John R. Houk
© September 20, 2011
Amin’s ire is still up about me complaining about persecution of Christians in Iran. Amin is responding to this post: “Amin Claims there NO Persecution of Christians in Iran”. I refuted Amin in that post. Below is Amin’s current comment followed by my refutation.
Amin Comment [** Look for the asterisks below to see the unedited version of Amin’s comment]
September 20, 2011
I answered you in this way: First I live in Iran. I know everything about Iran. Second I do not write [about] Christians who are committed to evangelizing for they are persecuted, but no one is persecuted for faith in Jesus. I am not religious myself. Catholics are free in Iran, because as you wrote they do not commit evangelism. But what you write about me: Actually Amin distinguishes the Christians not being persecuted are “Catholics” and the Christians that are arrested and persecuted are “Evangelicals. Yes that is true.
About two persons: Maryam Rustampoor and Marzieh Amirizadeh, both are free now in Iran. Only one execution has happened in 1990 by the Iranian government because of apostasy. In Afghanistan, Pakistan, Saudi Arabia, Yemen and Egypt people burn Churches, killing Christians and rape them. In Iraq last year 1000 Christians were killed. Could you name 10 Christians in Iran only murdered or executed? Please name them.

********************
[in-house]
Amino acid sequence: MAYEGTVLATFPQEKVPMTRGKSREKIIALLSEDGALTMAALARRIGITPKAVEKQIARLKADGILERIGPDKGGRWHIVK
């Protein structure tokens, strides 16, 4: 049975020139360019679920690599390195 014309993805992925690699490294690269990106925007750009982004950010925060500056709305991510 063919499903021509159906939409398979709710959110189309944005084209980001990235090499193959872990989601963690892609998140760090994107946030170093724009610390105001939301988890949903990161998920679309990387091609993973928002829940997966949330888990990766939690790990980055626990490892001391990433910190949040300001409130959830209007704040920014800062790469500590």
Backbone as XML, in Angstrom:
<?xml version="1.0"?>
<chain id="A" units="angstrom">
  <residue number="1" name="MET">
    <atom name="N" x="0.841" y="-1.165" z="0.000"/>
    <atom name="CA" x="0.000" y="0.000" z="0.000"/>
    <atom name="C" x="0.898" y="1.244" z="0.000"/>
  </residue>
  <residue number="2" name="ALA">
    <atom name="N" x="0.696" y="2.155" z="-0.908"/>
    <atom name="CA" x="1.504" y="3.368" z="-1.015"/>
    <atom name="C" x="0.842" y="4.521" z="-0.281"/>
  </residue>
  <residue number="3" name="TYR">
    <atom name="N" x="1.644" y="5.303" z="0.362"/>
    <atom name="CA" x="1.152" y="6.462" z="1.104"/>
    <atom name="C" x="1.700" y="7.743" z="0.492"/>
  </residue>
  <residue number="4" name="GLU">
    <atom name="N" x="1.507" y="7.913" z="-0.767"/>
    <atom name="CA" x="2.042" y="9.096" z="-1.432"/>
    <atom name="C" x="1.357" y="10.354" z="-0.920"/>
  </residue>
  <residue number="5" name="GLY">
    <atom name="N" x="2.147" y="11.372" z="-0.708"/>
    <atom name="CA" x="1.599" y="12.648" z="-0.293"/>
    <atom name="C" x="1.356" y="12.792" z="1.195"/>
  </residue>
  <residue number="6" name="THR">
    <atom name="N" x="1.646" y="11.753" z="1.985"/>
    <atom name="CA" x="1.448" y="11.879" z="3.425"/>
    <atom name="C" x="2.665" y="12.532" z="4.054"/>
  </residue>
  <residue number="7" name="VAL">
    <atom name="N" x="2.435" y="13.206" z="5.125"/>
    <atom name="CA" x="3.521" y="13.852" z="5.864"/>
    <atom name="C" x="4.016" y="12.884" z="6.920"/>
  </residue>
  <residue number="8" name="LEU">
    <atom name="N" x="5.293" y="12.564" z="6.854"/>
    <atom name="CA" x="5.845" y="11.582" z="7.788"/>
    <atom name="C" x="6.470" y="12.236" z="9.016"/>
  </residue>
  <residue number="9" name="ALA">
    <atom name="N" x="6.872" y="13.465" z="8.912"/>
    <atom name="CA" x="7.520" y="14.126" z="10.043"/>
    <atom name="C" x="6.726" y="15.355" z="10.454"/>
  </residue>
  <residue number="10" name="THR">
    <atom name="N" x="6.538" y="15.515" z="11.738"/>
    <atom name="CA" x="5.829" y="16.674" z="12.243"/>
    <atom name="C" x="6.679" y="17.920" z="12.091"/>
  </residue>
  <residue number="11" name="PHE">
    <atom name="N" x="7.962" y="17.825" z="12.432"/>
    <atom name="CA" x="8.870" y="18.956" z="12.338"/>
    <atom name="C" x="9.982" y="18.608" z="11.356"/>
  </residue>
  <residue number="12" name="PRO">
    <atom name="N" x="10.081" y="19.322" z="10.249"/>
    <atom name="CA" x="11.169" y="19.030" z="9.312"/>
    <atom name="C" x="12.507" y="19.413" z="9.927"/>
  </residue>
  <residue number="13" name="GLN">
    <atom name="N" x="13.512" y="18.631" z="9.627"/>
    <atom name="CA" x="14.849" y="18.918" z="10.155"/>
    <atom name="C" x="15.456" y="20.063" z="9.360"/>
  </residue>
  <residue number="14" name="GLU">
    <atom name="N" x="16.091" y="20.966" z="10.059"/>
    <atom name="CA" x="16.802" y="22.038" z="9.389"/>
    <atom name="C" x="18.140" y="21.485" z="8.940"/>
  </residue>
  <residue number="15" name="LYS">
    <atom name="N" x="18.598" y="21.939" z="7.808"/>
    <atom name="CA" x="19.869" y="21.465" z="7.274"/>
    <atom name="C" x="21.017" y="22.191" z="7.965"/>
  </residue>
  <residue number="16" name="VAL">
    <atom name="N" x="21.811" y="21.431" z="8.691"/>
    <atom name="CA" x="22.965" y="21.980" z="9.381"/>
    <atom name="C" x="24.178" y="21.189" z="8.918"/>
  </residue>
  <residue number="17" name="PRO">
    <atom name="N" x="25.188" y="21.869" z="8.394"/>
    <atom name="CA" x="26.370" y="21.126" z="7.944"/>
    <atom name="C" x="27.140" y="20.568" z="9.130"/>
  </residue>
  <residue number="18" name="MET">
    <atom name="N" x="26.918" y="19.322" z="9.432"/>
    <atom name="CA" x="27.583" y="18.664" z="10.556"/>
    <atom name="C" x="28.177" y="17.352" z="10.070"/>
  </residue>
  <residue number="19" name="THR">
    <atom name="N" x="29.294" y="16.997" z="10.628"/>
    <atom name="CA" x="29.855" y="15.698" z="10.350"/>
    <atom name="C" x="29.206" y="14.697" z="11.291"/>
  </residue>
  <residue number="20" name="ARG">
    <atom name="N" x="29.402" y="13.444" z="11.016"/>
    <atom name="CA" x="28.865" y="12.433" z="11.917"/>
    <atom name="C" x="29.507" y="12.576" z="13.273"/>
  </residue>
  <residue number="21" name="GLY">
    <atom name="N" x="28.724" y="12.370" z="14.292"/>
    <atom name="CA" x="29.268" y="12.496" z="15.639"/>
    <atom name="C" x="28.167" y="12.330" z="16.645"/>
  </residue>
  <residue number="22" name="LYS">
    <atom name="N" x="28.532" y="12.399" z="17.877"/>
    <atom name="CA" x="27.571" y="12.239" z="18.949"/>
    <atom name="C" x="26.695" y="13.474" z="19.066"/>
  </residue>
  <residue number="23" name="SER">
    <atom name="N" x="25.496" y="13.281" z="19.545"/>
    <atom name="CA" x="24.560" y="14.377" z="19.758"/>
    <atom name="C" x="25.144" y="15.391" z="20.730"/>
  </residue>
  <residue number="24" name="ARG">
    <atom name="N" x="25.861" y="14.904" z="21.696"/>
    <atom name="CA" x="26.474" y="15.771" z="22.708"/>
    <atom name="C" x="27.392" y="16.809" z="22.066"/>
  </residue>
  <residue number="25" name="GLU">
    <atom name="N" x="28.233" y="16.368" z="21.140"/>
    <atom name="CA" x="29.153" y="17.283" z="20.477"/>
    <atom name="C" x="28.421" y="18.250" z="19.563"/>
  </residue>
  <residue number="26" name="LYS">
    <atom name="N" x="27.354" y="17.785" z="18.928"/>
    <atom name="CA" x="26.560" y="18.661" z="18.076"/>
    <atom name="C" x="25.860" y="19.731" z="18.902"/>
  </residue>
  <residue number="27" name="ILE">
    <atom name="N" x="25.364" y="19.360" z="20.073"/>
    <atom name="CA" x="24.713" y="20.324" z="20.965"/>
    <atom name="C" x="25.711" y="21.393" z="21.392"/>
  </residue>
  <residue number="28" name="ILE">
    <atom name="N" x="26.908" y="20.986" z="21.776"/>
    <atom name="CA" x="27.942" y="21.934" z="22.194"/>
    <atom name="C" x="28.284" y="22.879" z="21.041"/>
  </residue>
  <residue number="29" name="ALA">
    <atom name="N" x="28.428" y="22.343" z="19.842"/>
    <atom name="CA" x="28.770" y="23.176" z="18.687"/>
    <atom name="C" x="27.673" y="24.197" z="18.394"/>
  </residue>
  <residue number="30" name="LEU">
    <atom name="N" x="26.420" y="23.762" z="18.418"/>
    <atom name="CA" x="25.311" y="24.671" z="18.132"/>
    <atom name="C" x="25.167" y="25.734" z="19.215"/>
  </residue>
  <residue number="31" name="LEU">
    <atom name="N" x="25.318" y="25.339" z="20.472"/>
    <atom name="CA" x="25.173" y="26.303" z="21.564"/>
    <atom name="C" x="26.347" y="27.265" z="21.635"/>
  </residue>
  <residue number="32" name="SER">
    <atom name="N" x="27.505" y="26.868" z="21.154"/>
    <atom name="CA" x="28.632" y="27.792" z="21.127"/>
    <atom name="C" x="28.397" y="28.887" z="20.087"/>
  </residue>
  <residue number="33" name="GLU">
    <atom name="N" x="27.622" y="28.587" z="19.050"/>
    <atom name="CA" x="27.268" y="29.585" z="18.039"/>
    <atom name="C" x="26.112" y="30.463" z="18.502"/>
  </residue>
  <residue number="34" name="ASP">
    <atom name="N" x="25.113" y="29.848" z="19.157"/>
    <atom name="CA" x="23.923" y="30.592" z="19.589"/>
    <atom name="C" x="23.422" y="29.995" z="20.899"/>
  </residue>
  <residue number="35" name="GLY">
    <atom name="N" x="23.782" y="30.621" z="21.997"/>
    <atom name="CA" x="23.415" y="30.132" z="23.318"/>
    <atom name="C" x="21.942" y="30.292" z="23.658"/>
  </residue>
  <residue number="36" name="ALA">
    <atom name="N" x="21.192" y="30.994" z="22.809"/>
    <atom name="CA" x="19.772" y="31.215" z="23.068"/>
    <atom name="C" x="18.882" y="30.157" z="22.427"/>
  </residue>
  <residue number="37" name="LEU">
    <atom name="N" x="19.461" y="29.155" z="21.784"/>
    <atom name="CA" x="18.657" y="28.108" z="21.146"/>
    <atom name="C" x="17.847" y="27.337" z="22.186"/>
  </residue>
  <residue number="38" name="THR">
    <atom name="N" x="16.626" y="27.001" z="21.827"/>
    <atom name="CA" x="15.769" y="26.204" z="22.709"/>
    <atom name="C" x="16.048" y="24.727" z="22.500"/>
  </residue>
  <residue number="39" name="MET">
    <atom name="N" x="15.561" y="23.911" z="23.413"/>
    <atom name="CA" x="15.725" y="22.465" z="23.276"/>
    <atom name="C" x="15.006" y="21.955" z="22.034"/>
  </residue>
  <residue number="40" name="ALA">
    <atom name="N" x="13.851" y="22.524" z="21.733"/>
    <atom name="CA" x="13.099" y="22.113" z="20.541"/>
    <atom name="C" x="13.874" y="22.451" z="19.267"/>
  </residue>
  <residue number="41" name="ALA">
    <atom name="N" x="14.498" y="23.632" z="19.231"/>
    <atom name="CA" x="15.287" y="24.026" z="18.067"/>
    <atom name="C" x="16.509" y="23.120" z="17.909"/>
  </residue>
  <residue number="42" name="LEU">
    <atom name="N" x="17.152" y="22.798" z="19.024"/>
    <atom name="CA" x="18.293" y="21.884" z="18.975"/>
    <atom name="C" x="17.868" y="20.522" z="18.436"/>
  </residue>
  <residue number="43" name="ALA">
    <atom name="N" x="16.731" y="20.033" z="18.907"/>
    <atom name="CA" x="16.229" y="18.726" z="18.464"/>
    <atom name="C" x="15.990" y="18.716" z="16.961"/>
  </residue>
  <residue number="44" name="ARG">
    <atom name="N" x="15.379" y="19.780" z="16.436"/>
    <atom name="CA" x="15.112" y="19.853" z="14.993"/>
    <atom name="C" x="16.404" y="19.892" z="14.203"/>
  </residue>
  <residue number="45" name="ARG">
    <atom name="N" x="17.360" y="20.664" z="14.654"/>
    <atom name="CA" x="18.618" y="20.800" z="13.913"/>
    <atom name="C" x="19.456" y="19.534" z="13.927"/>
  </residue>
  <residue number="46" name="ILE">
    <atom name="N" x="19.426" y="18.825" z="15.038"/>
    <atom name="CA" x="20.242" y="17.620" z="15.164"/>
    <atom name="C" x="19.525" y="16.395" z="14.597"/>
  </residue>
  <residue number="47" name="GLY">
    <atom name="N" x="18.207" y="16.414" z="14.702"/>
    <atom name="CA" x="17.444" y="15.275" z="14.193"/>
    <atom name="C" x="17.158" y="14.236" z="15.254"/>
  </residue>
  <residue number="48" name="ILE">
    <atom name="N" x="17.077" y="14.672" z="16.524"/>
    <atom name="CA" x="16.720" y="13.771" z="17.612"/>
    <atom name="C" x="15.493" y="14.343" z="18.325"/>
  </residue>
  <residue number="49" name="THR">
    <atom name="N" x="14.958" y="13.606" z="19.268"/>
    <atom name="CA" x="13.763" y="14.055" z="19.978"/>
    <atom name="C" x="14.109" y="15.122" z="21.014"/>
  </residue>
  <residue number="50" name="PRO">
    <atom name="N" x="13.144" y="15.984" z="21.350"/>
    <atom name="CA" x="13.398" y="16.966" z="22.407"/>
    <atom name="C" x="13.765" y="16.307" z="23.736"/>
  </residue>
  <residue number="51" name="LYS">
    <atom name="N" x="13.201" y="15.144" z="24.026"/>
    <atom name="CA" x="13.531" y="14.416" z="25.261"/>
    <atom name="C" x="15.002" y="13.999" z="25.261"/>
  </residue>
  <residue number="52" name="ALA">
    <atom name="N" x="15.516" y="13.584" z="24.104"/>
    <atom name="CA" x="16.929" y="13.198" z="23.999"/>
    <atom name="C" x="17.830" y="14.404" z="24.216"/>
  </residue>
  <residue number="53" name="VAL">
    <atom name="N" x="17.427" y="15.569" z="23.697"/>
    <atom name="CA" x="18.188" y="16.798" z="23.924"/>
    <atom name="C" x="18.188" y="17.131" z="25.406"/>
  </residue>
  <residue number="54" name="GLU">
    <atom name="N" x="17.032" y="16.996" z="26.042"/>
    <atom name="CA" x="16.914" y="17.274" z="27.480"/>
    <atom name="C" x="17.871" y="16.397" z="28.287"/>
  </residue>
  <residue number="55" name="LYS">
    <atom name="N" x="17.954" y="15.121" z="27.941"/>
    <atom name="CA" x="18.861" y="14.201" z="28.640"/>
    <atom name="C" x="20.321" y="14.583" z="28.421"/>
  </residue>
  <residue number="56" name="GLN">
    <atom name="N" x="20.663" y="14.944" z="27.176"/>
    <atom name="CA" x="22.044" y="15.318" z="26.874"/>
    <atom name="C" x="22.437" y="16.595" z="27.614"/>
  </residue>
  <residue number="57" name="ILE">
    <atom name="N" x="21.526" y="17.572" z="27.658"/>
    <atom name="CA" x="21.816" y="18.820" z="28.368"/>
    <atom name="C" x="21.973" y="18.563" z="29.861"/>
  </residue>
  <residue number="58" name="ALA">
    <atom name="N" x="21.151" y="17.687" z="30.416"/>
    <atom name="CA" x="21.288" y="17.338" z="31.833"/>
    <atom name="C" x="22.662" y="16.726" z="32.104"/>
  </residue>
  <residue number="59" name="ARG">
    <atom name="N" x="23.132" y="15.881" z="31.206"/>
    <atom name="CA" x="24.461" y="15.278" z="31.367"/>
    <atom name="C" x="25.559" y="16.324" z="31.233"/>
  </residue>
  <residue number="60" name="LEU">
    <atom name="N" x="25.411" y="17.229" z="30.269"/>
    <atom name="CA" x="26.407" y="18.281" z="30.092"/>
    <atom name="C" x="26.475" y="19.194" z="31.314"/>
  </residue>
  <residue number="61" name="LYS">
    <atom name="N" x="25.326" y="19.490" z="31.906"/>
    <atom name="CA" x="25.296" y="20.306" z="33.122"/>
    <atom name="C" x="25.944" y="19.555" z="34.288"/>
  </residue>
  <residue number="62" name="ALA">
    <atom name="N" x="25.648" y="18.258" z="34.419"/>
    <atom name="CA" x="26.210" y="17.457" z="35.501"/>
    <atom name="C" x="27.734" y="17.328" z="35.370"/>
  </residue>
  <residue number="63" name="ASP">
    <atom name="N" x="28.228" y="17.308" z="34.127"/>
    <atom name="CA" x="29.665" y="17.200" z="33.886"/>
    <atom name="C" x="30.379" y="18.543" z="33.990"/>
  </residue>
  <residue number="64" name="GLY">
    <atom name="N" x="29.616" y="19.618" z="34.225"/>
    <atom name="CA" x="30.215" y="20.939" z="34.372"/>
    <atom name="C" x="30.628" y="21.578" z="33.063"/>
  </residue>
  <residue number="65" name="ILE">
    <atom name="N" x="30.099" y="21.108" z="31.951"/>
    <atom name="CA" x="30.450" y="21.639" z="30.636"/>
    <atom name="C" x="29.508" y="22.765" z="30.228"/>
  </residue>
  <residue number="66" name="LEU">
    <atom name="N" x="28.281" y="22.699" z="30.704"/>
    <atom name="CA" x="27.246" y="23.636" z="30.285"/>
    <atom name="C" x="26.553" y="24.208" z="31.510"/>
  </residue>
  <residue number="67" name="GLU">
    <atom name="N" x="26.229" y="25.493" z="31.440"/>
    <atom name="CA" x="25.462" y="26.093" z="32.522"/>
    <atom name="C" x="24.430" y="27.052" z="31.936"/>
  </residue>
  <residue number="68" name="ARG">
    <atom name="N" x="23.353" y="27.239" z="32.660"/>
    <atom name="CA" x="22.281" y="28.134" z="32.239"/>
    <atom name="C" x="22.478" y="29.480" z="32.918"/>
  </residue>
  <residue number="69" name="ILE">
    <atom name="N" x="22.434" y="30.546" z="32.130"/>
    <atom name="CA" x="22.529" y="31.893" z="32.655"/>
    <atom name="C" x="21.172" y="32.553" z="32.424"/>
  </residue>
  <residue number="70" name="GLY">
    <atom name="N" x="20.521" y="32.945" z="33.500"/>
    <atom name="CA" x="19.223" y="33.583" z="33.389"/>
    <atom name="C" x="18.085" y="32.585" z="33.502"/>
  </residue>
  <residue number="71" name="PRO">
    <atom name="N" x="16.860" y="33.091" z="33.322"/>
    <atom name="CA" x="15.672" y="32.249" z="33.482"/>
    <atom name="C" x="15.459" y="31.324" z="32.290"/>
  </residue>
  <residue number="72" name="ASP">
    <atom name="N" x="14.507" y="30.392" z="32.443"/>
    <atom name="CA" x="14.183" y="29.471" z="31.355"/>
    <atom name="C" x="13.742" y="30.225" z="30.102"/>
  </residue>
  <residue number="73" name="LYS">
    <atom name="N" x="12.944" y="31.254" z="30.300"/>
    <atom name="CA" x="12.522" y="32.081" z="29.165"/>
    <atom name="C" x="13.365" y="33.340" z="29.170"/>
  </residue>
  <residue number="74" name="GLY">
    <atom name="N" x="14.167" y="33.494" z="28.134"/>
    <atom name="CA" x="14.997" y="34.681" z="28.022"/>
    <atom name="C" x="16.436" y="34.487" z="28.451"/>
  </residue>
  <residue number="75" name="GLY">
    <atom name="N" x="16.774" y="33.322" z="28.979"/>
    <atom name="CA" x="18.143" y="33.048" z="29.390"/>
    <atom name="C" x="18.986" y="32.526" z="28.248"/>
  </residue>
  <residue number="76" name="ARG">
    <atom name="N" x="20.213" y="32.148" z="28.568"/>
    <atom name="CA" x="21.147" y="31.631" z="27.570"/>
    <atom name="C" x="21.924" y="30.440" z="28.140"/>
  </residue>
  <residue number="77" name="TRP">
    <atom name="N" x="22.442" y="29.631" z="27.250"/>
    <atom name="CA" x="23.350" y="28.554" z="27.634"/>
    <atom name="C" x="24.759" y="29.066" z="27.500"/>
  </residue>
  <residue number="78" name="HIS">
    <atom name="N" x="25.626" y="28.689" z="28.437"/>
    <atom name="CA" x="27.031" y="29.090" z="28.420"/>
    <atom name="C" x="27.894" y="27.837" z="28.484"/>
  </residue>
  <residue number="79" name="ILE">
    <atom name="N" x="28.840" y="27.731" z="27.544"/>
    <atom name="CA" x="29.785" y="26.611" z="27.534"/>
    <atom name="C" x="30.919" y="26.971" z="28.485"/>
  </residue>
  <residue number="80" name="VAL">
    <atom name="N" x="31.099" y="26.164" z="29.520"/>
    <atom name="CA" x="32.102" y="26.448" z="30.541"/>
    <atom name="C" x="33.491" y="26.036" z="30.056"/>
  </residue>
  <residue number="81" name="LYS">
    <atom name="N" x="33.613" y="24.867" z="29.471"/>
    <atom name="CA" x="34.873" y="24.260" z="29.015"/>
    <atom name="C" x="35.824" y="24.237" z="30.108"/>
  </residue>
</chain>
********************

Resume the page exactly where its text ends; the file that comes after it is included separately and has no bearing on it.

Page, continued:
You are right about this: "Expressly it is illegal for Christians to preach the Good News of Jesus Christ in the Iranian language of Farsi. Christians in speech and written material can only share the faith in the ancient languages of the Christian Churches". But this is just men executed for using Farsi in Iran. [SlantRight Editor: Women get life imprisonment]
Armenians can work in banks. They can have jobs. You wrote 350000 people convert Christianity. Are they all in prison?? If you are right all 350000 should be in prison. In Saudi Arabia if a Muslim converts to Christianity he will be beheaded. As I wrote, in Iran only in 1990 one man was executed. Why are you paying no attention to Pakistan, Yemen, Iraq and Saudi Arabia? In Sudan over 1000 Christian are killed by genocide. That is the reason why Sudan broke down in the south and north. Is the same thing happening in Iran as in those other nations? Many say that in Iran exists Anti-Semitism. Over 10000 Jews live in Iran. How could Anti-Semitism be possible if 10000 Jews live in Iran? Iran is Anti-Zionist and not Anti-Semitic. The only [thing] wrong with Iran is that Russia is friend and Israel is an enemy. [A good comparison is] like North Korea is the USA’s enemy and Saudi Arabia is a USA friend. Christians have poor conditions, but no one protests because being friends with USA....
Okay, let’s address Amin’s latest assertions.
Amin says first he lives in Iran and knows everything about Iran.